“Bobby, you’re in no condition to-” Morales began.

“I am going,” he snapped. “With or without your permission.”

She straightened and studied him briefly, her eyes full of compassion. “Okay then,” she gave in. “But I’ll have Doc take you. And afterwards you get back here, you hear? I’m not quite ready to release you just yet.”

He nodded. “Fair enough.” She turned to leave the room and when she got to the door, he added, “Thanks.” Morales gave him a quick smile and a nod before closing the door behind her. And Bobby was left alone with his thoughts and the nightmares that haunted him during the night.


Early the next afternoon, Doc walked in. Dressed neatly in his paramedics’ uniform, he pushed a wheelchair ahead of him. “You ready?” he asked Bobby.

Bobby nodded. He had been ready for over an hour, having dressed with the help of one of the nurses. “Yeah, I’m ready.” He stiffly climbed off the bed and plopped down in the chair. He hated having to rely on the thing but he knew there was no way he could walk through the ceremony and the funeral.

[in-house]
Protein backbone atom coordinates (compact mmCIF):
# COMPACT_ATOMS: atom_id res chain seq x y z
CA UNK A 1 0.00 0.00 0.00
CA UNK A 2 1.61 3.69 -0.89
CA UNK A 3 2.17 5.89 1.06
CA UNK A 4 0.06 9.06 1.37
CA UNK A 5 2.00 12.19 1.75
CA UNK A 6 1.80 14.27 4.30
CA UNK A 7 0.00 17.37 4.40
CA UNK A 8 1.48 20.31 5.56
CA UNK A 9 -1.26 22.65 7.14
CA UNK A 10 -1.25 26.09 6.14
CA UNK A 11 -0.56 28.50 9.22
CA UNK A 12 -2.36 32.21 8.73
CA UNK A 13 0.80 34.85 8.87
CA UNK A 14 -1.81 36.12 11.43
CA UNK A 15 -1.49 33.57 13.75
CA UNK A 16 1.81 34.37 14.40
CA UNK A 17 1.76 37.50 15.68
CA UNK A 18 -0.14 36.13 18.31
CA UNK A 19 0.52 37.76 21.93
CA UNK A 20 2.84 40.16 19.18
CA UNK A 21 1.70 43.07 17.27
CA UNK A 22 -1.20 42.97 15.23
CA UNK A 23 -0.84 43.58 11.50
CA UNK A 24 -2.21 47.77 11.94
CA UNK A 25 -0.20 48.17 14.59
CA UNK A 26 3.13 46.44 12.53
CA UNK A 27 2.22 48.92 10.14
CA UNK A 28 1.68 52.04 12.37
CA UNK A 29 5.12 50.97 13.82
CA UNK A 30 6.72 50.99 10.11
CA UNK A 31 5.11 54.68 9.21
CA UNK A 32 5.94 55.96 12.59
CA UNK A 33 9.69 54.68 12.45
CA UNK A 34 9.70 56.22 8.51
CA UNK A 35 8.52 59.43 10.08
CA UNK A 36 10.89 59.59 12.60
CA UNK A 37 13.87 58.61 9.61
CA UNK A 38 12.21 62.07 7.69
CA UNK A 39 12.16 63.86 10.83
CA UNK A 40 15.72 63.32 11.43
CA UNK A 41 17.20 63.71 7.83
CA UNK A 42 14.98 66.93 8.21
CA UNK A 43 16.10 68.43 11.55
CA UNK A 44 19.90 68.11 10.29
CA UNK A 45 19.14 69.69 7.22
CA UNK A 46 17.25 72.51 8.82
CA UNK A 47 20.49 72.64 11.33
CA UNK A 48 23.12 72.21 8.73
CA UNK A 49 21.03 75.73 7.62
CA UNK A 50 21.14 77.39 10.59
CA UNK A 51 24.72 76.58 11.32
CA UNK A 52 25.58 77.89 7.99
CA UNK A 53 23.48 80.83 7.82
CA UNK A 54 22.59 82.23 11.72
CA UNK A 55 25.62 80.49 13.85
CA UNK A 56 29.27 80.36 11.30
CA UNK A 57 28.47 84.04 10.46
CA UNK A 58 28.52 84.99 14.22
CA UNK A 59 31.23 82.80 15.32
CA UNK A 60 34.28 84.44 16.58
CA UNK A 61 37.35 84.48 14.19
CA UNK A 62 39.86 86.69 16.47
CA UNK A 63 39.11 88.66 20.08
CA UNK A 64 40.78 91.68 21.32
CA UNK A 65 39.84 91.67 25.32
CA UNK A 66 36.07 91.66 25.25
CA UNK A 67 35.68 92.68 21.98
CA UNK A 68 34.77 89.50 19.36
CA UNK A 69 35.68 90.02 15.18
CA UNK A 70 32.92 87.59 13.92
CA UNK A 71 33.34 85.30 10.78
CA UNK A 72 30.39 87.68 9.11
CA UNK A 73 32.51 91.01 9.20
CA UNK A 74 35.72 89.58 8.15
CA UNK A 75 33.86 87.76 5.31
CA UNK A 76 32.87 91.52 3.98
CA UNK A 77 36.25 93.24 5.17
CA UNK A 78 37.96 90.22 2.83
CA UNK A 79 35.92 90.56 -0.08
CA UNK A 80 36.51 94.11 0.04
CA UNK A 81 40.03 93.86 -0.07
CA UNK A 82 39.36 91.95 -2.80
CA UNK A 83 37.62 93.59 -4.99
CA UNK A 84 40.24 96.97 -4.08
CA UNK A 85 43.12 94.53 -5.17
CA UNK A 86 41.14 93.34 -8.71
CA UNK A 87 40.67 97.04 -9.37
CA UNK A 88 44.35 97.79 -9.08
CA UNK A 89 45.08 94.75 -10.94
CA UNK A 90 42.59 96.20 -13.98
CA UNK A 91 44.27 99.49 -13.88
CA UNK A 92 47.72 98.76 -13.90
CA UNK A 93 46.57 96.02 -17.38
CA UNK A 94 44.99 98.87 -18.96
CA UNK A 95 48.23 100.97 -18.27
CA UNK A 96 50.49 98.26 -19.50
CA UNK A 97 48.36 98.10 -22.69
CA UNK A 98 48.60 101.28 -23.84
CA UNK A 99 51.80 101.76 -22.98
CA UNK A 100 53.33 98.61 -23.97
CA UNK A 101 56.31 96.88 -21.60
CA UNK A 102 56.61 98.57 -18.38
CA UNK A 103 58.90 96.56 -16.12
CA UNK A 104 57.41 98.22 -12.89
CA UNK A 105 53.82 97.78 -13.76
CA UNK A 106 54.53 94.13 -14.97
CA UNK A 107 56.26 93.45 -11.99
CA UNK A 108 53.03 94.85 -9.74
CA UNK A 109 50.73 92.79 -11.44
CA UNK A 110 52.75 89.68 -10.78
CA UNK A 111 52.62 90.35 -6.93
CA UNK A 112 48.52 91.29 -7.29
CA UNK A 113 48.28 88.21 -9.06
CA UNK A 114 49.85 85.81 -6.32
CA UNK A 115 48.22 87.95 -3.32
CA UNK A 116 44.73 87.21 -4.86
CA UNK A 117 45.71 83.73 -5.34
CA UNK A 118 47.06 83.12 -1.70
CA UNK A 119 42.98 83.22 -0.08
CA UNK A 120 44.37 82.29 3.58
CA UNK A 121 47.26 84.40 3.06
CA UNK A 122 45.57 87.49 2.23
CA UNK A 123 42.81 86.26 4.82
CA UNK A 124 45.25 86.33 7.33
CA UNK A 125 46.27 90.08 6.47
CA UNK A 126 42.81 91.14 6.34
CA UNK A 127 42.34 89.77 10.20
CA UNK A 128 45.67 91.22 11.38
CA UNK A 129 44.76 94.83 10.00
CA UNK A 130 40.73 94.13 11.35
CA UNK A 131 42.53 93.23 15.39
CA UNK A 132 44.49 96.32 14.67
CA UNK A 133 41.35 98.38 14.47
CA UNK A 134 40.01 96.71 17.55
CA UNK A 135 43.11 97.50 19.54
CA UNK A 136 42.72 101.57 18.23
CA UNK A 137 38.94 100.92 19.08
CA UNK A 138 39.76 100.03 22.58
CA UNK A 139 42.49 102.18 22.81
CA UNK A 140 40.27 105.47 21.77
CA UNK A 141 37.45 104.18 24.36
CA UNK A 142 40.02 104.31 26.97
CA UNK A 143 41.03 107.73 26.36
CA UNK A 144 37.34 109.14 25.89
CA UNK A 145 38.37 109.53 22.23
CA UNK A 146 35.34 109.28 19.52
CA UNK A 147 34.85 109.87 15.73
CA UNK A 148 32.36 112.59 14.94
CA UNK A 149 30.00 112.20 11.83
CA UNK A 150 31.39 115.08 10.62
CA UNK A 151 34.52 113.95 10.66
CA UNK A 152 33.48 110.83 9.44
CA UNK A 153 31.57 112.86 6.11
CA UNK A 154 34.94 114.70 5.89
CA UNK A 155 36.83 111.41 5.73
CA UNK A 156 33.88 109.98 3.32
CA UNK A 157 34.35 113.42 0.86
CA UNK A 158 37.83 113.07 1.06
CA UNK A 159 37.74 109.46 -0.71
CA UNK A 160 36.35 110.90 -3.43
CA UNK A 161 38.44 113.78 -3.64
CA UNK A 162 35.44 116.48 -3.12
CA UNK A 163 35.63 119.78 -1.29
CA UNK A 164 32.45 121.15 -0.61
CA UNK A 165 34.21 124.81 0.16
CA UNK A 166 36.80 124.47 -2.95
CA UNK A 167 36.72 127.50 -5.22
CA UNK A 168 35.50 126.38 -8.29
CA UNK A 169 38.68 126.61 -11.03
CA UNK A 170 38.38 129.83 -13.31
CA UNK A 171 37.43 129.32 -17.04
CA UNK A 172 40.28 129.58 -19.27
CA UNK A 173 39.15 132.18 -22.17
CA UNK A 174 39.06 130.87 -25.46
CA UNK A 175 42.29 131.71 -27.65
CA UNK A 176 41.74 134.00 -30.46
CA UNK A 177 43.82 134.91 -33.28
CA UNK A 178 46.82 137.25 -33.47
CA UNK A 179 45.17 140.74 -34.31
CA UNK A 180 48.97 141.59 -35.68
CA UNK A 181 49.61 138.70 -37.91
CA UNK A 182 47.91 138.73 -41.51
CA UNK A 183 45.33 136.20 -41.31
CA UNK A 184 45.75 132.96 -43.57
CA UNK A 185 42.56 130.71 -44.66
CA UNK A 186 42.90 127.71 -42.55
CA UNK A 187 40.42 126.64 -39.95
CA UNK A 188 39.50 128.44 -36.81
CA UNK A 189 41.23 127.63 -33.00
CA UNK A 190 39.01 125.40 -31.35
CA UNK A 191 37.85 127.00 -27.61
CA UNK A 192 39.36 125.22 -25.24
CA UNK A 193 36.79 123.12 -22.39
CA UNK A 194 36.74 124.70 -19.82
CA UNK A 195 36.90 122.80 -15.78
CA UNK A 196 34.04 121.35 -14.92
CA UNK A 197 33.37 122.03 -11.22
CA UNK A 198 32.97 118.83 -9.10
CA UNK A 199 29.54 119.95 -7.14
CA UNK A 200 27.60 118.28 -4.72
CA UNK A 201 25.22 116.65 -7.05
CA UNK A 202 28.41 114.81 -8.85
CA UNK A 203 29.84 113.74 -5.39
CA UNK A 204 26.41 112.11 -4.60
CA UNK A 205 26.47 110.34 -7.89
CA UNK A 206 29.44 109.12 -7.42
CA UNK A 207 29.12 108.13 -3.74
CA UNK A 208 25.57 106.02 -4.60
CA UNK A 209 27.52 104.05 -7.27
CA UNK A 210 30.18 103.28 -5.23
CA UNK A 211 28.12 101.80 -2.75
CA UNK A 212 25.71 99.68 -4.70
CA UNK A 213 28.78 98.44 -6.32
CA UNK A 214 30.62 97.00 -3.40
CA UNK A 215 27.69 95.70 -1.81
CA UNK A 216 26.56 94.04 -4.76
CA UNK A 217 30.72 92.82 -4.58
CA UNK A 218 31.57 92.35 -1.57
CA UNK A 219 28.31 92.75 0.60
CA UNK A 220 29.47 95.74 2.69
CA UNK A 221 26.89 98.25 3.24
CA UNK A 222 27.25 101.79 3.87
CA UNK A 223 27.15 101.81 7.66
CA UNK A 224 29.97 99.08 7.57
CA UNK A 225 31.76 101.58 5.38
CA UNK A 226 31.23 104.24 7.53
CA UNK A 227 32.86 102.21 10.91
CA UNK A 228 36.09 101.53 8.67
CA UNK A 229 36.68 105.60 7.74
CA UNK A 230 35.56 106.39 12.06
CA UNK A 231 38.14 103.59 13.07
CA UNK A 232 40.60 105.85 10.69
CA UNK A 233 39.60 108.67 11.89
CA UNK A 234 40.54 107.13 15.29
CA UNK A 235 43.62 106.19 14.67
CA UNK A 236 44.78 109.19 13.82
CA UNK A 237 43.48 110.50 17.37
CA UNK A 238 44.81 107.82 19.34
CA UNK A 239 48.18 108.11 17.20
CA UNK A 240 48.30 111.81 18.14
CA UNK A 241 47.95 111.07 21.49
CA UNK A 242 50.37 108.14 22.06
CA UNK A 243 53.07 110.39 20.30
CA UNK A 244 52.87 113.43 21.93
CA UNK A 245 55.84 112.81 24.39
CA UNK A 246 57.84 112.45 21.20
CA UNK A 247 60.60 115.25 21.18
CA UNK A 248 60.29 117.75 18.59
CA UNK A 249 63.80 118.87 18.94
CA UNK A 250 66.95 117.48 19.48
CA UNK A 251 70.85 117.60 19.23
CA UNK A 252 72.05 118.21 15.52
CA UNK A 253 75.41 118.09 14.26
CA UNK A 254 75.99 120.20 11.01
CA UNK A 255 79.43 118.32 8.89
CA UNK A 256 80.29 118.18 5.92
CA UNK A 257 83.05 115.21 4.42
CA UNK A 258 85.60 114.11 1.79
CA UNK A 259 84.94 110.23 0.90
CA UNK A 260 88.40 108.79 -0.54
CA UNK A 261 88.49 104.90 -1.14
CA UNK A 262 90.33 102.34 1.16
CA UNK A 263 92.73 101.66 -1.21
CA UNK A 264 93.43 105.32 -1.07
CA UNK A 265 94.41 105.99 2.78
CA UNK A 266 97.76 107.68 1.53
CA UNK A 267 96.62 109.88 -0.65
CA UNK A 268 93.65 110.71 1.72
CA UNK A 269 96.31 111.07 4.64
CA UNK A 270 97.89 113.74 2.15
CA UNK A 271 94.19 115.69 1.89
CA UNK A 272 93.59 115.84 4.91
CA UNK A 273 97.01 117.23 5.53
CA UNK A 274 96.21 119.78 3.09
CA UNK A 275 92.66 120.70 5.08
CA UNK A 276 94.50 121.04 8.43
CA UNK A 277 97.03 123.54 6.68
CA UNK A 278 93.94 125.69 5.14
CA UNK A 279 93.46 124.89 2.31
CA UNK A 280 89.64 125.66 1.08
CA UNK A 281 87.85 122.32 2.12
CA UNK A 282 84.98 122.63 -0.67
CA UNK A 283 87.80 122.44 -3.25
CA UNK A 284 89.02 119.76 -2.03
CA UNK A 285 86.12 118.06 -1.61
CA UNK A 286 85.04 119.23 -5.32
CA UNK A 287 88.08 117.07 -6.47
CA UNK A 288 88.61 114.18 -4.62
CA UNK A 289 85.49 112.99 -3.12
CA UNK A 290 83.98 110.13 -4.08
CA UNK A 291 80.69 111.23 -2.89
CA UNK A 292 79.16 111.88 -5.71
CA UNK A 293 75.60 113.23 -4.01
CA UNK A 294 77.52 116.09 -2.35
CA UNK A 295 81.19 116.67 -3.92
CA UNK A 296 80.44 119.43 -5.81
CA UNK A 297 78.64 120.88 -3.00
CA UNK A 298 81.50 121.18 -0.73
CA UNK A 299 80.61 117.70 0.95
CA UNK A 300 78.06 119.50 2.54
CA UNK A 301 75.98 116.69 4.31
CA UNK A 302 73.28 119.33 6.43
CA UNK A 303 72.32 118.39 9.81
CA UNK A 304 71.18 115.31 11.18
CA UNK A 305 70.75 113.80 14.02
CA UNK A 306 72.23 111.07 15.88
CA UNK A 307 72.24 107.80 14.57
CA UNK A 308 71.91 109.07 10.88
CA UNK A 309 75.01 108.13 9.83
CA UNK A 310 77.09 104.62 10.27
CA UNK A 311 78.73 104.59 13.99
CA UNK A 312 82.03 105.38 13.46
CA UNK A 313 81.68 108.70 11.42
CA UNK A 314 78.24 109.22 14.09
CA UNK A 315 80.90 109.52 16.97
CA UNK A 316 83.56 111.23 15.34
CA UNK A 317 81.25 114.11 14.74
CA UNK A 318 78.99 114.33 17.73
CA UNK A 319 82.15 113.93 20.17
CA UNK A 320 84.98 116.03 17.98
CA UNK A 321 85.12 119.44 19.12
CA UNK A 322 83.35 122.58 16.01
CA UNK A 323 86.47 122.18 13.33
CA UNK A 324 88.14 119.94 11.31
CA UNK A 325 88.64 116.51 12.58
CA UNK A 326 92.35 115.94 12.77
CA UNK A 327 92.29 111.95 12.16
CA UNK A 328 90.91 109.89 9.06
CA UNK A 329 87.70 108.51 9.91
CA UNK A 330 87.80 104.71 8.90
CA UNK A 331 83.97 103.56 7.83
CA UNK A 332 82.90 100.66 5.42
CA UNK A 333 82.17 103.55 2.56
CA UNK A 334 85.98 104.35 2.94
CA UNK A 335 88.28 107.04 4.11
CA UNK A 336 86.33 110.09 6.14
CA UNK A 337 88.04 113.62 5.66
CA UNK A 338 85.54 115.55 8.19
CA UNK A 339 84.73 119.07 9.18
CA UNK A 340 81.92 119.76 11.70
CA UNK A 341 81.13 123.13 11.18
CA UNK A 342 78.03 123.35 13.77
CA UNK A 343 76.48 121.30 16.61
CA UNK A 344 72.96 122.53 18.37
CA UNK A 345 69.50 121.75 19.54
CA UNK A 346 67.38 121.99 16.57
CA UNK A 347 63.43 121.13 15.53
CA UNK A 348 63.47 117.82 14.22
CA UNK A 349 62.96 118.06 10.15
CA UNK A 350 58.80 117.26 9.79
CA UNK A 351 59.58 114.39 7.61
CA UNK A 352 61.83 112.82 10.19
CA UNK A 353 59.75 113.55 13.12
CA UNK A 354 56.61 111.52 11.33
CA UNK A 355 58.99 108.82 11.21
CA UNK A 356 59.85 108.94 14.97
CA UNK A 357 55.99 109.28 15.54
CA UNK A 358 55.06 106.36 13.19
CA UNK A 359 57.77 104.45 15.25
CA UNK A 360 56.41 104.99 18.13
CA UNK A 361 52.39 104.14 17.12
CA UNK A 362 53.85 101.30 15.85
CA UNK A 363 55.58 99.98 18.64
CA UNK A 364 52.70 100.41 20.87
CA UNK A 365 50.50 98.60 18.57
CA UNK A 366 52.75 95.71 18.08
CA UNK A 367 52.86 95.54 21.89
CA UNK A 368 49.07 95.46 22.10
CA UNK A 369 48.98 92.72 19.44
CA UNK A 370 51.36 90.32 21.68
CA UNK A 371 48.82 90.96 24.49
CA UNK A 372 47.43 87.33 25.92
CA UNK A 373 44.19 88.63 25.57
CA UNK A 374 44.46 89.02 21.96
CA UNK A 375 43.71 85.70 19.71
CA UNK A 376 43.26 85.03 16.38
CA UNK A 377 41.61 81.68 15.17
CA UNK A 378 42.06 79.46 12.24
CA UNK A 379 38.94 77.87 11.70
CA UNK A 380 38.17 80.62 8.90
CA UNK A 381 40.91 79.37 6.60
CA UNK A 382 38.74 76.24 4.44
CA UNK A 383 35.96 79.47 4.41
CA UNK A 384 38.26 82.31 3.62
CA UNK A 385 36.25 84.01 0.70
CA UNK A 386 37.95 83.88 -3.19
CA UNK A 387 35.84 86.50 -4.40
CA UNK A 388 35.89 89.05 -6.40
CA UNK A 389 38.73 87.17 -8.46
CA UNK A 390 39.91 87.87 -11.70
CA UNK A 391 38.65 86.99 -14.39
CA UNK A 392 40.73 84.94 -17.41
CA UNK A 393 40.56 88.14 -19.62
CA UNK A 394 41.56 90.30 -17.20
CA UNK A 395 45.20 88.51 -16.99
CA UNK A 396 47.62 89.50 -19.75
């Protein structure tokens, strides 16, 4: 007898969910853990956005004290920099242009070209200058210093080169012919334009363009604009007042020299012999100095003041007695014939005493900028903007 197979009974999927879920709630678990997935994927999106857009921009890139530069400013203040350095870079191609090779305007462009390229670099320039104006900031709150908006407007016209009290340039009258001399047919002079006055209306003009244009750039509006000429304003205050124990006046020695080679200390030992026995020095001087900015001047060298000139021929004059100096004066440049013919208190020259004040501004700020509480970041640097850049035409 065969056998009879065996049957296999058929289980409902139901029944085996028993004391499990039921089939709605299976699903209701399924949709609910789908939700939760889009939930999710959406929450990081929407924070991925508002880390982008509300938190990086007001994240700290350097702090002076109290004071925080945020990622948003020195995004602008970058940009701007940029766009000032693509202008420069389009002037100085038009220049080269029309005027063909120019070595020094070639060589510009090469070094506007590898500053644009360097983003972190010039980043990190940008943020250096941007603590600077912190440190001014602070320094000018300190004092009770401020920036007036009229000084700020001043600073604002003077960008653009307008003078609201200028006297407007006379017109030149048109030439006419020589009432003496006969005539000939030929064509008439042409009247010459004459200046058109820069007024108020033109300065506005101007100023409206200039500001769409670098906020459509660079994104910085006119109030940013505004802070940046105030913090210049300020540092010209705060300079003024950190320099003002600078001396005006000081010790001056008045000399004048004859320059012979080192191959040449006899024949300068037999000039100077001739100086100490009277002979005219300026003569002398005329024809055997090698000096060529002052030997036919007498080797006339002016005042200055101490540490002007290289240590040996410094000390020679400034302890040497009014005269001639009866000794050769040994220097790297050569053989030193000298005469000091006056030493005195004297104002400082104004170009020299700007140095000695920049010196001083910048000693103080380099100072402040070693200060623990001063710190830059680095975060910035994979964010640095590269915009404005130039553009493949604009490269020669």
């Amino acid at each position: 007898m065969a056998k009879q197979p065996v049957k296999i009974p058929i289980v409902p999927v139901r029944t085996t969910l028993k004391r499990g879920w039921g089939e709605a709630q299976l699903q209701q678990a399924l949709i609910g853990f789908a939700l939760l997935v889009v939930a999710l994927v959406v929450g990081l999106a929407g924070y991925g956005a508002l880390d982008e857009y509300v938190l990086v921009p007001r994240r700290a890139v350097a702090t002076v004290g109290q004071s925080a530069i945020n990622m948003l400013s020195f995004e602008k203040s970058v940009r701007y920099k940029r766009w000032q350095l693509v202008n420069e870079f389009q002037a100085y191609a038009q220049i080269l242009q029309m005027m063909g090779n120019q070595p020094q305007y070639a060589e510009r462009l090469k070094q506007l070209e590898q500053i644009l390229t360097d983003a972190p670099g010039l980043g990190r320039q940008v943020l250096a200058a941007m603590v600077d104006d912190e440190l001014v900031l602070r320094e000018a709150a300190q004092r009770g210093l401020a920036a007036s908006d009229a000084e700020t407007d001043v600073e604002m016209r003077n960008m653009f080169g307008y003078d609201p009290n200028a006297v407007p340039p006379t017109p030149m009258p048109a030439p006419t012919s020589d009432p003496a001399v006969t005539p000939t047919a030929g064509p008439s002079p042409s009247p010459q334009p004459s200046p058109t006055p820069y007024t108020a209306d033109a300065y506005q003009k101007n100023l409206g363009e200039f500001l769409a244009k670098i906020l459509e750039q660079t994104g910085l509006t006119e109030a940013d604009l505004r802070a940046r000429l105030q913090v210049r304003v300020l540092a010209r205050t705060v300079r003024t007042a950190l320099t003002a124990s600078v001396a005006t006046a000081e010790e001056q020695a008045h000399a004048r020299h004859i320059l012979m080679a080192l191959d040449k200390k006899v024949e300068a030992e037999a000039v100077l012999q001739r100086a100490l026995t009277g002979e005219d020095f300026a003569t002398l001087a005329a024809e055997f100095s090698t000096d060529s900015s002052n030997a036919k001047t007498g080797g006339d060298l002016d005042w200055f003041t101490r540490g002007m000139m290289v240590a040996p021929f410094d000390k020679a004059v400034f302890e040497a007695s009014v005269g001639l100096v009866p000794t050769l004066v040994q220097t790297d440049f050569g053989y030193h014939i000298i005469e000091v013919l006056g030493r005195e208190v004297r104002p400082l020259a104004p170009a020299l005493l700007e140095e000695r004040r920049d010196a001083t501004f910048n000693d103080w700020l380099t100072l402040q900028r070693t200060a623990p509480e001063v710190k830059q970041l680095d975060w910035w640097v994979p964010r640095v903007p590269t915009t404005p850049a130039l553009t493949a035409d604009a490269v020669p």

Outside, Carlos was waiting. His two colleagues helped him into their bus and took their seats in the front cabin. Not much was said on the way to St. Mary’s Church.

Bobby’s mouth dropped open in shock when they pulled up in front of the church. It seemed as if every paramedic in New York City had come out to say a last farewell to one of their own.

Carlos wheeled him down the aisle to the front of the church. Heads turned and a muted whisper traveled through the congregation. It took all of Bobby’s willpower to keep his head up and his back straight. To his ears, that whisper held an accusation. “There he is,” the murmur said. “He lives and she’s dead.” “Maybe he had something to do with it.” “He certainly didn’t try very hard to help her.”

When Carlos halted the chair next to the open casket, Bobby no longer heard the voices. He looked down upon Kim’s face. So peaceful now. And she looked just as beautiful as when she had been alive. He still couldn’t quite believe she was really gone. He half expected her to sit up and grin at him. ‘Gotcha!’